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Tour de Pez: Storming The Citadel!
Roadside St.2: “Aujourd’hui, les coureurs partent а l’assault de la Citadel.” That’s the tagline on the front page of the L’Avenir newspaper, referring to La Citadelle de Namur. It’s not a big climb to the top of this impressive structure, it’s not even a particularly important point in this year’s Tour. However, the high-speed thrash up the cobbles and through one of the most extensive sites of its kind in Europe makes this today’s place to be.

Liиge is done and dusted as a Tour town for a little while at least. We roll out this morning, south-west towards Braives where we pick up the race route. It’s at kilometer 46 for the riders, and immediately it’s a crackpot sequence of sharp turns, narrowing roads and questionable slopes. It doesn’t seem necessary as we reach Oteppe.

It’s overcast and cool this morning. We escape the twisty turns onto some arrow straight roads – could be interesting if the wind gets up. Surely too early to cause major damage in the peloton though.

Along to Lamontzee and the red poppies are gently lolling by the roadside, the corn grows tall. Just like the Tour, they’re the signs of summer.

We round a corner into Burdinne, and these two guys are up out of their seats, hooded tops whipped off and vintage maillots to the fore. It would be rude not to stop! Their mother rolls her eyebrows, but if the spirits are still as high when the race comes through, it’ll be a grand day out for the family.

A farmer’s field of dead and decaying tractors rusts red as we head towards Namur. Unfortunately, the town has managed to leave up a massive yellow construction crane which won’t look great on TV, but we’re sure the Citadel will make up for it.

The climb starts with a sharp right from the banks of the Meuse and the barriers are already in place. We hairpin upwards. It’s not the Alps or the Pyrenees, but it’s a decent workout nonetheless. Onwards, we think we’ve reached the top, but it’s only a momentary levelling in the gradient. Round a corner … 1 kilometer to the summit!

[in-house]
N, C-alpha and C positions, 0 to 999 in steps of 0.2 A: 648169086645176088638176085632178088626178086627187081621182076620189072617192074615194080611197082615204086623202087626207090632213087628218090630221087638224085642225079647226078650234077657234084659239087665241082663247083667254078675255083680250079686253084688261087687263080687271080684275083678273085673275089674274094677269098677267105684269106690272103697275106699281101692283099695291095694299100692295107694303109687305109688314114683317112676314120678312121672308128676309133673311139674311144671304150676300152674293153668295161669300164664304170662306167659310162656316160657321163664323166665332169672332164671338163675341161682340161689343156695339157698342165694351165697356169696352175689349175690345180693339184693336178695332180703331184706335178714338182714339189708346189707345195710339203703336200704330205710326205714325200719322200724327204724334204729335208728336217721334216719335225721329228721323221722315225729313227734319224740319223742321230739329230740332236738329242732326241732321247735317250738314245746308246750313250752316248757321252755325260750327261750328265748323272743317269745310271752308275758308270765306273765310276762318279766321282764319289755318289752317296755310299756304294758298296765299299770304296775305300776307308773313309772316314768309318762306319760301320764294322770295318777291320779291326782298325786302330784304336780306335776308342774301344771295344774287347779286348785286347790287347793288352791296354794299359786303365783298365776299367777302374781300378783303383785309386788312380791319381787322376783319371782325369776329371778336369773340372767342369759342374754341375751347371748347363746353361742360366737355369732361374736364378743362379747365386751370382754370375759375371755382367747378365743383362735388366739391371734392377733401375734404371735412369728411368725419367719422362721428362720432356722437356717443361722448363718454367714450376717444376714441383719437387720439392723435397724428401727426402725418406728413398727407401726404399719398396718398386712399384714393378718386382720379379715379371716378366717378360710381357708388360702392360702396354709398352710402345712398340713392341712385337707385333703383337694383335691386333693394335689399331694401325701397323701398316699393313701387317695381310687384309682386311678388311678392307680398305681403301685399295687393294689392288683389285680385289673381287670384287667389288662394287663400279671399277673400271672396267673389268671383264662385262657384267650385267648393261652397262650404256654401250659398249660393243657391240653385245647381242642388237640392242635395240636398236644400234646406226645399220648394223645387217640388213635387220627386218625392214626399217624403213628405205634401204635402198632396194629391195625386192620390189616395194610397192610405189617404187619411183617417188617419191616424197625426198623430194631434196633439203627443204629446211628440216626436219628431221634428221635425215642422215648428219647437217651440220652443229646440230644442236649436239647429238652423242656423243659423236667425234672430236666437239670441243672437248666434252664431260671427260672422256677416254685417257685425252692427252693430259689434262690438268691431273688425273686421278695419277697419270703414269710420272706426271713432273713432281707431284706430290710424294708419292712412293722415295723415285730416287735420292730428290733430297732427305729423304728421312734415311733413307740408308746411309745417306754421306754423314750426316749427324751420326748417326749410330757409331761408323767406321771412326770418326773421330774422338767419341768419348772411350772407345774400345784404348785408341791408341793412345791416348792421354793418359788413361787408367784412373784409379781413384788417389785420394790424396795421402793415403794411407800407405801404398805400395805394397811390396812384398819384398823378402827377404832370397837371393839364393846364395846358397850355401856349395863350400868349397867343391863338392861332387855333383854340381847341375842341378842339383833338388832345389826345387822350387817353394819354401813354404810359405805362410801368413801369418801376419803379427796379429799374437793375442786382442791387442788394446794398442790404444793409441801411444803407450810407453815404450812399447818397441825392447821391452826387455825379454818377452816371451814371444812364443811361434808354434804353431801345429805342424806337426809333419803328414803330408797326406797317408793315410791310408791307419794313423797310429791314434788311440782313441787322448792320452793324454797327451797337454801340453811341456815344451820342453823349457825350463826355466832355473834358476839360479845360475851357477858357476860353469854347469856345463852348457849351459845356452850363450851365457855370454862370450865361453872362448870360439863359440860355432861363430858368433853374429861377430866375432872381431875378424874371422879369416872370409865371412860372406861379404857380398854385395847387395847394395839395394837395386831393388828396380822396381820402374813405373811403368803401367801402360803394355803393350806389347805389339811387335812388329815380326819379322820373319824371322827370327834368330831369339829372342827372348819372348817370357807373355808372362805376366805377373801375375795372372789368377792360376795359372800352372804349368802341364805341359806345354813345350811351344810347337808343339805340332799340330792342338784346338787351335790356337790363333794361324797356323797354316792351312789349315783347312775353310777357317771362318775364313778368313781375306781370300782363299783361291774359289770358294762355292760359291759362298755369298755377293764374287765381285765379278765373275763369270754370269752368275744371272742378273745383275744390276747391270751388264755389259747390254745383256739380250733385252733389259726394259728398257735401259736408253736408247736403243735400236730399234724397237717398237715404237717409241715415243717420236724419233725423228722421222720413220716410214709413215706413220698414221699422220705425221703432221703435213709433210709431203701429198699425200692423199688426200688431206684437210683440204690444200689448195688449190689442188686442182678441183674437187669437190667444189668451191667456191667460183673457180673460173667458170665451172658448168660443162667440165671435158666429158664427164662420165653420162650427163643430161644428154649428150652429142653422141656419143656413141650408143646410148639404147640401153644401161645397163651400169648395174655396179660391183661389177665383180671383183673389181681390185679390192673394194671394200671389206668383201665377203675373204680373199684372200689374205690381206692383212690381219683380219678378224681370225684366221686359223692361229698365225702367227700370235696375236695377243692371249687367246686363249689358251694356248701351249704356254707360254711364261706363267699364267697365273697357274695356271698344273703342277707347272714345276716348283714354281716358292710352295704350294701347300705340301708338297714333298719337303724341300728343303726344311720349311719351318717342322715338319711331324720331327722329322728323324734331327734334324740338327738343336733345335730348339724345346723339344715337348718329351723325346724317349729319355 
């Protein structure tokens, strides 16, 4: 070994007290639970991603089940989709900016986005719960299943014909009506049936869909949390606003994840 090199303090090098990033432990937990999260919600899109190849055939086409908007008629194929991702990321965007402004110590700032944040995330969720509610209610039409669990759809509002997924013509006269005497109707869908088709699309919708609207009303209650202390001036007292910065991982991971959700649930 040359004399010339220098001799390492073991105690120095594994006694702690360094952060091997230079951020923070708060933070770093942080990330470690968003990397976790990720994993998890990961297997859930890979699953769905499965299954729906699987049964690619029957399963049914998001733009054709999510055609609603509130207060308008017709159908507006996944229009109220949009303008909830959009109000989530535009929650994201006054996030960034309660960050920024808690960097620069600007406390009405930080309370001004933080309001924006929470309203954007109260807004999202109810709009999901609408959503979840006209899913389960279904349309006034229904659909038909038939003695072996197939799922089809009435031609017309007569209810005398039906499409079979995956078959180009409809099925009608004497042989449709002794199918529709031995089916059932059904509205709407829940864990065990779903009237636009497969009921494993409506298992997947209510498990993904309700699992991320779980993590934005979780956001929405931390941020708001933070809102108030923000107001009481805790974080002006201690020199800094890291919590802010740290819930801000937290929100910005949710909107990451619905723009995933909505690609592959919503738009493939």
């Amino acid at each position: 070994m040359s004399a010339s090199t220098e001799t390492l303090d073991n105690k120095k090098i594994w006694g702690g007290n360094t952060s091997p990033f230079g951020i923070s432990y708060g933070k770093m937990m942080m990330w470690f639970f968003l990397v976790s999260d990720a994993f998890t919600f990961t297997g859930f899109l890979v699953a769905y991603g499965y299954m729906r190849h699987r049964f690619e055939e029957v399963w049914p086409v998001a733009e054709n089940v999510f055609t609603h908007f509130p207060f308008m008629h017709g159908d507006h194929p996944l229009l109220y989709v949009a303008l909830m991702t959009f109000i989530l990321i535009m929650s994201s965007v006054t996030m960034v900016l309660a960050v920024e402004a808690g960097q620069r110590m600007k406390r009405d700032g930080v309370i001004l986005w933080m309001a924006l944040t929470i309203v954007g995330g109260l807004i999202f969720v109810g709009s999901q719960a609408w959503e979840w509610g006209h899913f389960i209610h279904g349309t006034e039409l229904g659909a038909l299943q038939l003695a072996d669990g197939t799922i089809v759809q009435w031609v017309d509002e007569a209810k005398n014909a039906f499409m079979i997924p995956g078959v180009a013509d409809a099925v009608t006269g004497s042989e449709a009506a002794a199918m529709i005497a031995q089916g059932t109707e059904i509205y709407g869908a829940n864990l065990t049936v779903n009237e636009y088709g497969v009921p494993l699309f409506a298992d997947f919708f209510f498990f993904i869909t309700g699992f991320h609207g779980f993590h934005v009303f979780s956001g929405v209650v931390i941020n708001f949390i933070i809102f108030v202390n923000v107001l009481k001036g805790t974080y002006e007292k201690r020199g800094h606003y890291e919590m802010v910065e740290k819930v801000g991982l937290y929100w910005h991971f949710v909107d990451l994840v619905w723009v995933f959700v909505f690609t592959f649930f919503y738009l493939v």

We park up just on the top and have a look at the L’Hermitage restaurant. The clouds have been burnt off and the whole place is starting to look like a fairytale location. Louis XIV of France, the sun king, had a crack at taking the citadel during the Nine Years’ War. In 1692, Vauban led his forces there and took the town in 11 days. Menno van Coehoorn helped the Citadel hold out alone for another 25 days. From bottom to top today, the riders will lay waste in about ten minutes.

The weak side of the Citadel was supposed to be that bordered by the Sambre. The French didn’t know that when they signed truce terms though. This caused them to take longer to get the job finished off, even with Louis’ boys outnumbering the garrison by at least ten to one.

The Tower of the Count’s Chateau dates from the 11th century, but the actual site has been important since Roman times. The strategic points remain the same today as I’m sure they were then – the police try to secure the little bridge, next to the tower, into the heart of the upper Citadel with about 800 meters of the climb to go. It’s not a battle they’ll win easily as fans flagrantly defy them and stroll across. Louis XIV’s ghost wonders why he didn’t think of that …

Right by the bridge, Guy Delforge runs one of the most important Parfumeries in Belgium, working in the ancient cellars under the Citadel. He’s an independent, selling only on site or on the internet. The classical music piping out of the shop is drowned out by the thundering commerciality of the Tour’s publicity caravan.

The anticipation builds, still two hours from the race arrival. The Tour is a big deal in bike-crazy Belgium. The national flag is everywhere; given the political problems between Wallonie and Flanders, I’m not surprised the Flemish Lion is less than conspicuous so far!